Another anomaly that McDaniel supporters are making much of is the fact that run-off elections typically draw even fewer voters than primaries [which don’t draw much] so they are questioning the fact that turnout was up 16% over the primary.

However, that shouldn’t really surprise McDaniel who confidently predicted that:

I will defeat Thad Cochran.  The people of Mississippi are conservative and we led in the primary because we took our message to them. They were energized and motivated to turn out then, and they will be even more energized and motivated to vote on June 24.

Looks like he was right about higher turnout, just wrong about the outcome, because a lot of the increased turnout went to Cochran who, evidently, “motivated” more voters, in Democratic districts, than McDaniel.

Oh, yeah, too.  Mississippi doesn’t have recounts.  But, in his non-concession speech McDaniel implied that his people will be “challenging” the election results. But when Politico called up Ken Cuccinelli, now serving in his consolation prize post at the Senate Conservative Fund, to find out what it all means, The Cooch hung up on them

Another thing southern conservatives might want to pay a little attention to?  Some of the subtle changes in their own environment—things like the Moral Monday Protests for social justice that started in North Carolina and spread to Georgia, or a southern “Labor renaissance” in the South as reported by Madison Paige of Bold Blue Magazine.

George Fisher, a North Carolina political media consultant said in an interview with Bold Blue Magazine that the Moral Monday movement has attracted the attention of some Republicans in the state and others who are not liberals; that it is eroding support for the types of policies Republicans in the state legislature have embraced since taking control in 2010.  “I’ve spoken with conservatives who tell me they support the movement,” says Fisher, a regular attendee of the Moral Monday protests. “ What we’re seeing is people asking themselves, ‘Where does my political ideology end and my morality begin?’ These are not Democratic or Republican issues anymore.”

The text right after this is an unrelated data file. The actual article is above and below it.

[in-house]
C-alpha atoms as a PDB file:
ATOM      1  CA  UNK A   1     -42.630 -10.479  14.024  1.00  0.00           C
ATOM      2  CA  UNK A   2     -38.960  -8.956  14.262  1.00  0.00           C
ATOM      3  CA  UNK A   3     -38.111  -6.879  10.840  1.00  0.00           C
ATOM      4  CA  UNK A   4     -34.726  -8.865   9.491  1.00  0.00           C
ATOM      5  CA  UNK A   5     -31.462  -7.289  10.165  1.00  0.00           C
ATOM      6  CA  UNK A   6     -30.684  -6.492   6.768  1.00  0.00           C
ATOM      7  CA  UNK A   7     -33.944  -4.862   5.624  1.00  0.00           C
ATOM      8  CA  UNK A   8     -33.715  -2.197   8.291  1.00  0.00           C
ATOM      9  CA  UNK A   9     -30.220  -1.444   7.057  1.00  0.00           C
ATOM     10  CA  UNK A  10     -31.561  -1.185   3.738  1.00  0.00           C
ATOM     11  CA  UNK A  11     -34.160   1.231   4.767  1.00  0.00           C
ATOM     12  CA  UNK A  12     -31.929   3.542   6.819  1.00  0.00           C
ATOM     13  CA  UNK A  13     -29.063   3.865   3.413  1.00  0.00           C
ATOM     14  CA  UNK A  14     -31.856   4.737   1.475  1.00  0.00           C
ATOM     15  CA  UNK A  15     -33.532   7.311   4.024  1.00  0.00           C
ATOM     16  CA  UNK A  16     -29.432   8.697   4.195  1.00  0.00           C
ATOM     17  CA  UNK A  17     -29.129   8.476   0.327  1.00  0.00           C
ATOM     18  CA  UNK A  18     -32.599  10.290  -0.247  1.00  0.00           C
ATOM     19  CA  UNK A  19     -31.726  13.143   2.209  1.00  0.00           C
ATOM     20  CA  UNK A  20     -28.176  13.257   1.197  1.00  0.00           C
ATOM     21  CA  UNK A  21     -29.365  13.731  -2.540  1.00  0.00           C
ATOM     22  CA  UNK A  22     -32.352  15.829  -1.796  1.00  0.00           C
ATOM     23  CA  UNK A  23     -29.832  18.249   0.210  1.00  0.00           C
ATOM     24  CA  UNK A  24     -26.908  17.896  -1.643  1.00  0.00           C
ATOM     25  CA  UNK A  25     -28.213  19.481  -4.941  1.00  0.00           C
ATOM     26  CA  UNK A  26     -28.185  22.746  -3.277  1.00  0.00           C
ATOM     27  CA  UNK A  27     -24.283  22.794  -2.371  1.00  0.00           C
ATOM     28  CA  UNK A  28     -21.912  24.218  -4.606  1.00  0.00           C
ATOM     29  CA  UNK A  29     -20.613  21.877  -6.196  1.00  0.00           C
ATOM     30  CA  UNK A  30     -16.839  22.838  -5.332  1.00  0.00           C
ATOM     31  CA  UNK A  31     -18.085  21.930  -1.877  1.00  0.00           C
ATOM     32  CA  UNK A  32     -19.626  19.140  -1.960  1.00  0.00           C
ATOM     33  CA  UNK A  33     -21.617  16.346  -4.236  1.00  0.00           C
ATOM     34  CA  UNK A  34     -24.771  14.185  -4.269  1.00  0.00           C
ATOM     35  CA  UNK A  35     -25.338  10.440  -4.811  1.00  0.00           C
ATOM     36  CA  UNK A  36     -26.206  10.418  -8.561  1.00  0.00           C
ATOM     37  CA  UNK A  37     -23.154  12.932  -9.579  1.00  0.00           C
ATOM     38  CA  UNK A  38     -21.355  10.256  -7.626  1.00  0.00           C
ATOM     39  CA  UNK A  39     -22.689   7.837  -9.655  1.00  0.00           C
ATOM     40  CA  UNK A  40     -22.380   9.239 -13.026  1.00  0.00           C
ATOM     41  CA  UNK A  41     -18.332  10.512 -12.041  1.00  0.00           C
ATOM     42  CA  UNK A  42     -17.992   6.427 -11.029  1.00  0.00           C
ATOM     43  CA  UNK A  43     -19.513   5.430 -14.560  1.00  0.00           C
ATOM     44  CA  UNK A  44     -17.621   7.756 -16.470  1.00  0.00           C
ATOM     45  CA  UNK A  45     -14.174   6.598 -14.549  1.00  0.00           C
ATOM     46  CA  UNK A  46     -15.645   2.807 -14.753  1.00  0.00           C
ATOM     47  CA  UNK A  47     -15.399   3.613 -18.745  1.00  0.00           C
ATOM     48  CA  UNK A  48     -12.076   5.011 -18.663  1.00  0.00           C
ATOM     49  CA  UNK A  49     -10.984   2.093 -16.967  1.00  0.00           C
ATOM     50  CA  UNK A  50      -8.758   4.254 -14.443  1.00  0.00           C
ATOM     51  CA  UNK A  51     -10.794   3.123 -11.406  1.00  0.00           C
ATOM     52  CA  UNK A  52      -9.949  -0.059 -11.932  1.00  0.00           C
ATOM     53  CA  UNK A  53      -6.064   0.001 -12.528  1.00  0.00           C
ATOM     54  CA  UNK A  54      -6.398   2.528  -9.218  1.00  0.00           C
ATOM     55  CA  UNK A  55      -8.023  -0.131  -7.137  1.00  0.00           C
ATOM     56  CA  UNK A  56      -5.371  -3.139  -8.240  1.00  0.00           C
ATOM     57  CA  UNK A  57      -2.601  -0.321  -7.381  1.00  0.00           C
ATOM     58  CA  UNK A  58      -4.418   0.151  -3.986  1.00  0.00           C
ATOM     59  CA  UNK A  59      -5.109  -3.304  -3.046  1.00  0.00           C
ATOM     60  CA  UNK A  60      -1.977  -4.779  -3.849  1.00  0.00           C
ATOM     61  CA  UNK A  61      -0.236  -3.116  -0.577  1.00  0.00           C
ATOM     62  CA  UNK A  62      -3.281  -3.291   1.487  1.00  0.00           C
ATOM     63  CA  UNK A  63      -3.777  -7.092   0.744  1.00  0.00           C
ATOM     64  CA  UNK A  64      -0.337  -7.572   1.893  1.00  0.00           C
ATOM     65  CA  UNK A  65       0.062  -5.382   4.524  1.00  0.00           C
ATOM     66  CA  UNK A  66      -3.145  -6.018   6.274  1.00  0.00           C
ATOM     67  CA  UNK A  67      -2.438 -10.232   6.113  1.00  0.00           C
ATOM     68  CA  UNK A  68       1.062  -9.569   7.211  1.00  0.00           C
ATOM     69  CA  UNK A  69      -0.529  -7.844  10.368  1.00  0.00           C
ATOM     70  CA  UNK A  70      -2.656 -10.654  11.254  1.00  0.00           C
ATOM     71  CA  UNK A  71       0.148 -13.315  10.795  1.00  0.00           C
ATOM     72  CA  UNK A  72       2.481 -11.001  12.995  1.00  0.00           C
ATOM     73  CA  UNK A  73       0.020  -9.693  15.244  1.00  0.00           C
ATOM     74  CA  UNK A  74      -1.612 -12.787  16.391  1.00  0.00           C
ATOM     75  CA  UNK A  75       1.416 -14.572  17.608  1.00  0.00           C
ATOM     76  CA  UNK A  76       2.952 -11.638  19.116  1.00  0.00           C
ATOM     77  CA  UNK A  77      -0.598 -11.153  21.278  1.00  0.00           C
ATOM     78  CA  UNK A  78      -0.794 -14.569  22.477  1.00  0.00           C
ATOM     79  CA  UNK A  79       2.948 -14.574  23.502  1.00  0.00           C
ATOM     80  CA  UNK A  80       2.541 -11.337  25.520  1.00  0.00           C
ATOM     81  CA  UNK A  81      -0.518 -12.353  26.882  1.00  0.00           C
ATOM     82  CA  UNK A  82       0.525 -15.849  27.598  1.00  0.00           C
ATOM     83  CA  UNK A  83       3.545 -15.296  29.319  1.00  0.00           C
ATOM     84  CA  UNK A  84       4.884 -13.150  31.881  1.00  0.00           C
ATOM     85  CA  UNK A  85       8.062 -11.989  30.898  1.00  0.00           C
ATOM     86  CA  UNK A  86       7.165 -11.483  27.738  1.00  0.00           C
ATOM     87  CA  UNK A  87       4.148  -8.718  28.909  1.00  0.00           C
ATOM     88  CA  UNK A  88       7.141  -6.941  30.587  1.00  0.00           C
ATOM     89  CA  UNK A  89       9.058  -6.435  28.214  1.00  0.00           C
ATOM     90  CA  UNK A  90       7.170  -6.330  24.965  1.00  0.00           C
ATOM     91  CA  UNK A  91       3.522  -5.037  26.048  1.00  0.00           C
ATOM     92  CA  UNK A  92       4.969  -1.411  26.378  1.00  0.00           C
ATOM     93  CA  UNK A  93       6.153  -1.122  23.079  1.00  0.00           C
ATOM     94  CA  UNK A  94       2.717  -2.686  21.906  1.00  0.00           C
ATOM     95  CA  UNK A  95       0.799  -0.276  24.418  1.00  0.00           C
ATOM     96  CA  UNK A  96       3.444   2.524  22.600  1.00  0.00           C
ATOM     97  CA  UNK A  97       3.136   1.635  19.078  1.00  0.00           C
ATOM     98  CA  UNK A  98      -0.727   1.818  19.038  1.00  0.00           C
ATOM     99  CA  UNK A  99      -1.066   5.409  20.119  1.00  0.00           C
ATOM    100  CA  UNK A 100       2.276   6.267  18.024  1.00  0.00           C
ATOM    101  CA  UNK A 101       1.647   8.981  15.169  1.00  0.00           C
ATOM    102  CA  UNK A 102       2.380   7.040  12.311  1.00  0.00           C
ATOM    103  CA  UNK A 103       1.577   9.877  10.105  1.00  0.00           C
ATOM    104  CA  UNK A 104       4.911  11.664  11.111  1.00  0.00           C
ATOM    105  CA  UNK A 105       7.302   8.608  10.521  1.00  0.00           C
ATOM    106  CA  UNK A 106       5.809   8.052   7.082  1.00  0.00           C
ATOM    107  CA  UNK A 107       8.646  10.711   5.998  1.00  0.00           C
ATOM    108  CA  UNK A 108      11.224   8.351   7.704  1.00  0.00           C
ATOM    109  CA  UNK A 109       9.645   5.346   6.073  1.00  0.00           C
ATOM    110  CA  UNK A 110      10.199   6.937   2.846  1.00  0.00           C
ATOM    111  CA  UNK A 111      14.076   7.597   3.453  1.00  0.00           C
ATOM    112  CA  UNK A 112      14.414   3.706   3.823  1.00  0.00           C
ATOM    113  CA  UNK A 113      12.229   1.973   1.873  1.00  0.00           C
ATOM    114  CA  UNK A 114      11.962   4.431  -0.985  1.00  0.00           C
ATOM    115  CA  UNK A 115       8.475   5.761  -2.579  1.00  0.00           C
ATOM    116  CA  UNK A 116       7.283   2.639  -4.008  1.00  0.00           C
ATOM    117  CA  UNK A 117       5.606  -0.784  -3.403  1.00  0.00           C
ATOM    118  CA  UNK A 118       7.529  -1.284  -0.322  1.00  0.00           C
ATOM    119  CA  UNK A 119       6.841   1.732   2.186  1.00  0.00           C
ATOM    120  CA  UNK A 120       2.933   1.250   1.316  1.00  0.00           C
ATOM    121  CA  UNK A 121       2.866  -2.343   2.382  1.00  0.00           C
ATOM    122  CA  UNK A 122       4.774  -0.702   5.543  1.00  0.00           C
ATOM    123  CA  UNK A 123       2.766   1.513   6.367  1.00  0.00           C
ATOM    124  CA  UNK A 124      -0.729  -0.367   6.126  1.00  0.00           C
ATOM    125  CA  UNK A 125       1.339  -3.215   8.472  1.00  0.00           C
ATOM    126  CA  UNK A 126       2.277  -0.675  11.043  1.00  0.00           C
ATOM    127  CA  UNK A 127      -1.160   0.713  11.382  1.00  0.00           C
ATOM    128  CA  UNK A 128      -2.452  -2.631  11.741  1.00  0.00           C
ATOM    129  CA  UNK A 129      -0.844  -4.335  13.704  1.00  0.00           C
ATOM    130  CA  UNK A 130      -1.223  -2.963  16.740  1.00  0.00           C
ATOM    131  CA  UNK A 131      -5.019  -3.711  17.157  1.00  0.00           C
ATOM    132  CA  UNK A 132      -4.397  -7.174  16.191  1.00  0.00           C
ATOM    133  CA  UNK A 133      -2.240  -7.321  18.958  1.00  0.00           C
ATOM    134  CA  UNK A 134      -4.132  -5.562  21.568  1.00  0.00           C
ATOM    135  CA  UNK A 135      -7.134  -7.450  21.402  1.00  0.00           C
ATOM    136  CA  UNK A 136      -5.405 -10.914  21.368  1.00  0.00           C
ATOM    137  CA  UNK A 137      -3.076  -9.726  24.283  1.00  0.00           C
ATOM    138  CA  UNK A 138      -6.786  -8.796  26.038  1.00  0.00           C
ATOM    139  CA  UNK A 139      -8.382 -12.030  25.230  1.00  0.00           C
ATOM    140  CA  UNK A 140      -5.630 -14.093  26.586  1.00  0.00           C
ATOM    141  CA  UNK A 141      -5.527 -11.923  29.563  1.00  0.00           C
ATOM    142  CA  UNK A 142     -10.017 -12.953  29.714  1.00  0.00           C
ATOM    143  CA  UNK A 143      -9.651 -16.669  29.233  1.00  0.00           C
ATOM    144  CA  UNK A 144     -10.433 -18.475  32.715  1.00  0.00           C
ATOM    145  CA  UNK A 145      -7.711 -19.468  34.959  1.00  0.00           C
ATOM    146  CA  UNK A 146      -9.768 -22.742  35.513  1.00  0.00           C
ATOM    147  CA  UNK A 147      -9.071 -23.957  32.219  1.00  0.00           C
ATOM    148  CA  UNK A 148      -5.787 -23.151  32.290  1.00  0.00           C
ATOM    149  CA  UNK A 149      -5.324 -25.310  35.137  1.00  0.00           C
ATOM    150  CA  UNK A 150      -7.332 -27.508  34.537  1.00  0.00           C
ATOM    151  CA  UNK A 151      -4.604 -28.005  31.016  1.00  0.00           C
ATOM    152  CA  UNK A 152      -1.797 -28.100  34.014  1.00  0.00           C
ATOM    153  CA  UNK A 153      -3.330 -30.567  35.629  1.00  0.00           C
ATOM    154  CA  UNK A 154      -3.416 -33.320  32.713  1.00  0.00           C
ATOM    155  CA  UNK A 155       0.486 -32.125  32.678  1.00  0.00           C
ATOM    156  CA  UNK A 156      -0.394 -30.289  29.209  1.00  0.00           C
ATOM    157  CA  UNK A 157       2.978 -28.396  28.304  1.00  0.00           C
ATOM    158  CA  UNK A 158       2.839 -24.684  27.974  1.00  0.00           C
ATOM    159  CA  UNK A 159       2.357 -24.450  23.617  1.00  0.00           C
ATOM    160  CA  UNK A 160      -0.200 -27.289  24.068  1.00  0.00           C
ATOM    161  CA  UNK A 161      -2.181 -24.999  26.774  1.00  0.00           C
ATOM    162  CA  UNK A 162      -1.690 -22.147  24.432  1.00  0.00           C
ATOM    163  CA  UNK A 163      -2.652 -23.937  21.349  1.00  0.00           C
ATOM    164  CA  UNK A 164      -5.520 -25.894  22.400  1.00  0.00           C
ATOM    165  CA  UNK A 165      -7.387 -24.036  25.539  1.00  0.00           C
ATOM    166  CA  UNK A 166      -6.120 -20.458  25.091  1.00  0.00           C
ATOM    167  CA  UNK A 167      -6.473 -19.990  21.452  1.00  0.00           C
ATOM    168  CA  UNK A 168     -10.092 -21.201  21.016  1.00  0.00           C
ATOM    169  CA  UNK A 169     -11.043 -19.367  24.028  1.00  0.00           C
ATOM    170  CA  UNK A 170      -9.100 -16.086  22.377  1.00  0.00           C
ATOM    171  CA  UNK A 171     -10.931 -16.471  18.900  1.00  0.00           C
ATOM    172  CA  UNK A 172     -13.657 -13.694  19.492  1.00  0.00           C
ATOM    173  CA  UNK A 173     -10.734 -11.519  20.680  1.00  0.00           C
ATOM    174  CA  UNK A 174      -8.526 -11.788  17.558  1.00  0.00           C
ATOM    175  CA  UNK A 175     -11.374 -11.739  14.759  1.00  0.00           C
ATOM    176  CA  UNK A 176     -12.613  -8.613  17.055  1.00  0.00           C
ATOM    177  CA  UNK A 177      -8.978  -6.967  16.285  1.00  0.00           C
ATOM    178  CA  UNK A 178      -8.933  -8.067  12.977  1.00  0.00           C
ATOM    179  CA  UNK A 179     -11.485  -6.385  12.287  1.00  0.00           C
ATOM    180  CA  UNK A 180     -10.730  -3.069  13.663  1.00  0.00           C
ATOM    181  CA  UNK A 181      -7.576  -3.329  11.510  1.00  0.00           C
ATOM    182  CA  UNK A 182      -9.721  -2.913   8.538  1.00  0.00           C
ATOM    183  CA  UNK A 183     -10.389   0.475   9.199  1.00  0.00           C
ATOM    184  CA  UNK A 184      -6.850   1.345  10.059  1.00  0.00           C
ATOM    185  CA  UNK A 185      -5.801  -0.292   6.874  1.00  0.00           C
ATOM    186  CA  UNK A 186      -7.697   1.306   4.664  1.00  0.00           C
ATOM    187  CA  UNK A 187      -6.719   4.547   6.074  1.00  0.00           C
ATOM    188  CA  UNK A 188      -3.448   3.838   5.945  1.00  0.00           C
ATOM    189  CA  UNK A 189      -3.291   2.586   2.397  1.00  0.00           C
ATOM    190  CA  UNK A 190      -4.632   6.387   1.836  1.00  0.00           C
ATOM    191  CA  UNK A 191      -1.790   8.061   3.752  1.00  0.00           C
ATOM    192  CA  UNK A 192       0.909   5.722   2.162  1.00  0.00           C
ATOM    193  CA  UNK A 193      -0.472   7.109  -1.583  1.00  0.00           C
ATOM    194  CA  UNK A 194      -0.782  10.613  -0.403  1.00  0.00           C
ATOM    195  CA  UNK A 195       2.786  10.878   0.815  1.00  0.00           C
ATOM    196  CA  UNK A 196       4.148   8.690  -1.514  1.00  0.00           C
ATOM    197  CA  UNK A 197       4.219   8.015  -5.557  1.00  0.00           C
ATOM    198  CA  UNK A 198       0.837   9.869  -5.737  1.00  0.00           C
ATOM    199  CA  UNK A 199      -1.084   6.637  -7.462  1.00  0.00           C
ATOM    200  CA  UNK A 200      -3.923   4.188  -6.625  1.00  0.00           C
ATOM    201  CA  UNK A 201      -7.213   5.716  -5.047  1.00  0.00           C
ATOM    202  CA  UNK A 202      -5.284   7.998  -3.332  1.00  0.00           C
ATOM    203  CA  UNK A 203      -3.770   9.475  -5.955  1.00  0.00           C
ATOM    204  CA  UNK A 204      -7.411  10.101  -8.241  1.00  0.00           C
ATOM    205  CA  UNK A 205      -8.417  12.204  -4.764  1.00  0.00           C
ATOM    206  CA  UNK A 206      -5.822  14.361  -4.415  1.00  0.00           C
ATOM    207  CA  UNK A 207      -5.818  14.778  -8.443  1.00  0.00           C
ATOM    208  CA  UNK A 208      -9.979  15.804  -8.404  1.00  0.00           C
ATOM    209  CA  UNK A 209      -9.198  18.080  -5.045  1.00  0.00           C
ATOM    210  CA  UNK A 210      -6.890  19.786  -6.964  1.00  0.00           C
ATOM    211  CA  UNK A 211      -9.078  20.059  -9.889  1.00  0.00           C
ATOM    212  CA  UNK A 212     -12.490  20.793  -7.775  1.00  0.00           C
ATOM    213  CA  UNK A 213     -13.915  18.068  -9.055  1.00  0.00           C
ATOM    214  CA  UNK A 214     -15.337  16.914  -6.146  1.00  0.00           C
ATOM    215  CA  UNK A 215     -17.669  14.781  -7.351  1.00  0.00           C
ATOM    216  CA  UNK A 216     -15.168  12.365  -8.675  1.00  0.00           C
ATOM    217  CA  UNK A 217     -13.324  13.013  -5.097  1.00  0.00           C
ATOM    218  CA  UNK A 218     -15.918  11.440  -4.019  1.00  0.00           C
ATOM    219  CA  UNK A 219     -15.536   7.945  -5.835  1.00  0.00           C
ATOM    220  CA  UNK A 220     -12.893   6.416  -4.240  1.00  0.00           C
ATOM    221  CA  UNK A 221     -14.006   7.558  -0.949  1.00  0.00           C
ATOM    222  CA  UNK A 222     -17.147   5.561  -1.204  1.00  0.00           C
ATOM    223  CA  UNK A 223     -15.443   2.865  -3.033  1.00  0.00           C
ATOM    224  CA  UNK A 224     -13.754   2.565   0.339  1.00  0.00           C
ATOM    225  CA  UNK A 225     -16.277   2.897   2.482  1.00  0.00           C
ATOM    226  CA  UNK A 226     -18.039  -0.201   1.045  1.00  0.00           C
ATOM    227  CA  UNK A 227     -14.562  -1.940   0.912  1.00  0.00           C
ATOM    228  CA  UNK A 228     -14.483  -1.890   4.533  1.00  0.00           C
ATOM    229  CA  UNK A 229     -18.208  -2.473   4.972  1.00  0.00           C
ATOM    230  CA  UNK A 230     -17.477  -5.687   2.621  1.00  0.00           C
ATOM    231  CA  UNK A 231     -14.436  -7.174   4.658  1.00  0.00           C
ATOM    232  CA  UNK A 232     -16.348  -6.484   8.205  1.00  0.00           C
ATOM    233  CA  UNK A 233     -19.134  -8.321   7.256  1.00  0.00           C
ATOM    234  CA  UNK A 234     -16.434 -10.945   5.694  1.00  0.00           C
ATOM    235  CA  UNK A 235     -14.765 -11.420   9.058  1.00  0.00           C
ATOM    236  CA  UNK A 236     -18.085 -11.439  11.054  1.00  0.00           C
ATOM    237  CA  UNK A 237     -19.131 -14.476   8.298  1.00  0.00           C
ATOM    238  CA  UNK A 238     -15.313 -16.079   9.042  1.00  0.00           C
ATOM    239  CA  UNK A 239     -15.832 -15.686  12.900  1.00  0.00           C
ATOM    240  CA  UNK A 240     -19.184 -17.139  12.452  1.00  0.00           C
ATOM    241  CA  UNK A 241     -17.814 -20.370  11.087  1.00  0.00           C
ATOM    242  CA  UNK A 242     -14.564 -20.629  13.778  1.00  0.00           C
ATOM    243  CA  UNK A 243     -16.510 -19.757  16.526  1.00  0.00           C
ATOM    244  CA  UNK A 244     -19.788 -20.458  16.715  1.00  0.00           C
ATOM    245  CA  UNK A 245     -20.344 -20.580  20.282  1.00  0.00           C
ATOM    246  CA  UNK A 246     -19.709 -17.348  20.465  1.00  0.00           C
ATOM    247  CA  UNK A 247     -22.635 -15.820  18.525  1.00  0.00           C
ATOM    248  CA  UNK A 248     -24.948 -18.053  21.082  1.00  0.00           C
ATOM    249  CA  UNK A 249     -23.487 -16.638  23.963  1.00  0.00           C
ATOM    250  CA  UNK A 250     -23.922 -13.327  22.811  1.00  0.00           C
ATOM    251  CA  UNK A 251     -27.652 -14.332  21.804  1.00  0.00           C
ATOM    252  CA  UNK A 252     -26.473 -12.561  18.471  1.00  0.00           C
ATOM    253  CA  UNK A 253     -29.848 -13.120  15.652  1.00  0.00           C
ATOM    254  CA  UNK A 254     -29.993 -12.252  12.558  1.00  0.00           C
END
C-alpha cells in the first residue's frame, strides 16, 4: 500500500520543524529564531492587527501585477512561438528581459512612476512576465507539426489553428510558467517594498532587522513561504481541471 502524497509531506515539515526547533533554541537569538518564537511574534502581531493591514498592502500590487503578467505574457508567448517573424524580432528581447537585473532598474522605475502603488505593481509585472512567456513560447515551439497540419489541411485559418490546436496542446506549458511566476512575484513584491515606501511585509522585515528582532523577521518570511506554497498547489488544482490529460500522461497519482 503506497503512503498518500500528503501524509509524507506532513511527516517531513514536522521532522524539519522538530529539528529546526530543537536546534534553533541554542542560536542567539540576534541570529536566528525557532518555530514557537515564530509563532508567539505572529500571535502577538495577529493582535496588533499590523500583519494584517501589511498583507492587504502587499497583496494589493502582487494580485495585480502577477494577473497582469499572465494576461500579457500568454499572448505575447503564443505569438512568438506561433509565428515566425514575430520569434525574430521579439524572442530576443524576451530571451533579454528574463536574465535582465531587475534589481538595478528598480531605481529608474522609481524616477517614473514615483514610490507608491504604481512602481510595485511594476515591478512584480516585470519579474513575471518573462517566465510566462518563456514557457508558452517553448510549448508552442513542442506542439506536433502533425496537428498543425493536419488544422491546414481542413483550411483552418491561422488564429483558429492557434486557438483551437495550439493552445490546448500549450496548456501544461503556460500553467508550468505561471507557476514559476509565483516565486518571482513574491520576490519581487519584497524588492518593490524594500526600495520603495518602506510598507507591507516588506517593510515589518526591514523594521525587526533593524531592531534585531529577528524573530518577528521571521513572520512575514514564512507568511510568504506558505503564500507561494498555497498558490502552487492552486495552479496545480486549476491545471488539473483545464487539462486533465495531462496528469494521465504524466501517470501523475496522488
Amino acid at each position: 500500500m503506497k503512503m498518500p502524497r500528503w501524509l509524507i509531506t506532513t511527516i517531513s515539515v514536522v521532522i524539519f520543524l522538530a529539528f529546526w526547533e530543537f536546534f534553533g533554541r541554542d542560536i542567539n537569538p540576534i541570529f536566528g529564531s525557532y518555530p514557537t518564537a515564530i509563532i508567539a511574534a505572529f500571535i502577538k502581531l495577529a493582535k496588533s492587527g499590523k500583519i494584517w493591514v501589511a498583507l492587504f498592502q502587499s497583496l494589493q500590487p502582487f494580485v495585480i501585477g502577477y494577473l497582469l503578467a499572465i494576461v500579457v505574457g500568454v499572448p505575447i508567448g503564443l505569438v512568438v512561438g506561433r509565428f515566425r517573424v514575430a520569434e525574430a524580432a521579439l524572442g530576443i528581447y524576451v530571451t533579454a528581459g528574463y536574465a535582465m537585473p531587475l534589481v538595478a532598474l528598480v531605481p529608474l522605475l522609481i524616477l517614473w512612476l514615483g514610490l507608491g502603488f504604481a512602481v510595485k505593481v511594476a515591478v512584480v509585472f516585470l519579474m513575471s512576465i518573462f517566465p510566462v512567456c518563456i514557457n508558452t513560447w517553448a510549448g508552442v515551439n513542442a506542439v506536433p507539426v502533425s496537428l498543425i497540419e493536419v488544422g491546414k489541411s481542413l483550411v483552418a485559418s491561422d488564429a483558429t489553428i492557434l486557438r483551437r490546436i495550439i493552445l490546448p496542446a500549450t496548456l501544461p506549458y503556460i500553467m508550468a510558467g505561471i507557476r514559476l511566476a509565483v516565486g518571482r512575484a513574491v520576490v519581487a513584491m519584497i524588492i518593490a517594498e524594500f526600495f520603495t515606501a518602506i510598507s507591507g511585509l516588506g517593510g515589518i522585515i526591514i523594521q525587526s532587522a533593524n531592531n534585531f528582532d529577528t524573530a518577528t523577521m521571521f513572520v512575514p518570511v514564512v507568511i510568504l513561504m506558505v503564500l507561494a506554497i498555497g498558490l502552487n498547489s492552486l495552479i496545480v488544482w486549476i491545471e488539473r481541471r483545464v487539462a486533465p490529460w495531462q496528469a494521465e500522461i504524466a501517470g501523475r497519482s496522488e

The south doesn’t seem to be backing down from a fight with the GOP and as a result, they’re making local, state and federal races competitive, often catching somnolent Republicans off guard.

“Well, we’re fired up down here in the south,” says Jeana Brown, the Founder of Team Rural, a progressive campaign firm serving Democrats running in rural districts. “The issues are what’s allowing us to make a case for progressive policy. Wages, wage theft, healthcare…these are quality of life issues that appeal to everybody, especially in the south where wages are depressed because of years of Republican dominance. But we’re breaking through now. Candidates are talking about these issues and the Republicans don’t really have a way to defend their positions. As a result, there are a lot of people who don’t call themselves liberals who are listening to what Democrats are saying.”

Maybe more extremism isn’t the answer . . .?

Posted by Bette Noir on 06/25/14 at 12:18 PM • Permalink

Categories: PoliticsElection '14NuttersTeabaggery

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”...we will never stop fighting.”


Popcorn, Bette?

We are not prone to surrender, we Mississippians.
Oh, that’s rich. American History, anyone?

The people of Mississippi are conservative and we led in the primary because we took our message to them.
I think he forgot to say the white people of Mississippi are conservative.

We are not prone to surrender, we Mississippians.
Oh, that’s rich. American History, anyone?

Can’t spell Ulysses S Grant without “U.S.”

A strong and sturdy people we are, a brave people we are, a people that can still lead the conservative revival in this country.

Mississippi has the worst standard-of-living statistics in the nation.  If that’s a revival, I think I’ll pass.

Man, I’m getting sick from all this popcorn.

Rat-fuckers got rat-fucked.

Oh, & pass the popcorn over here please.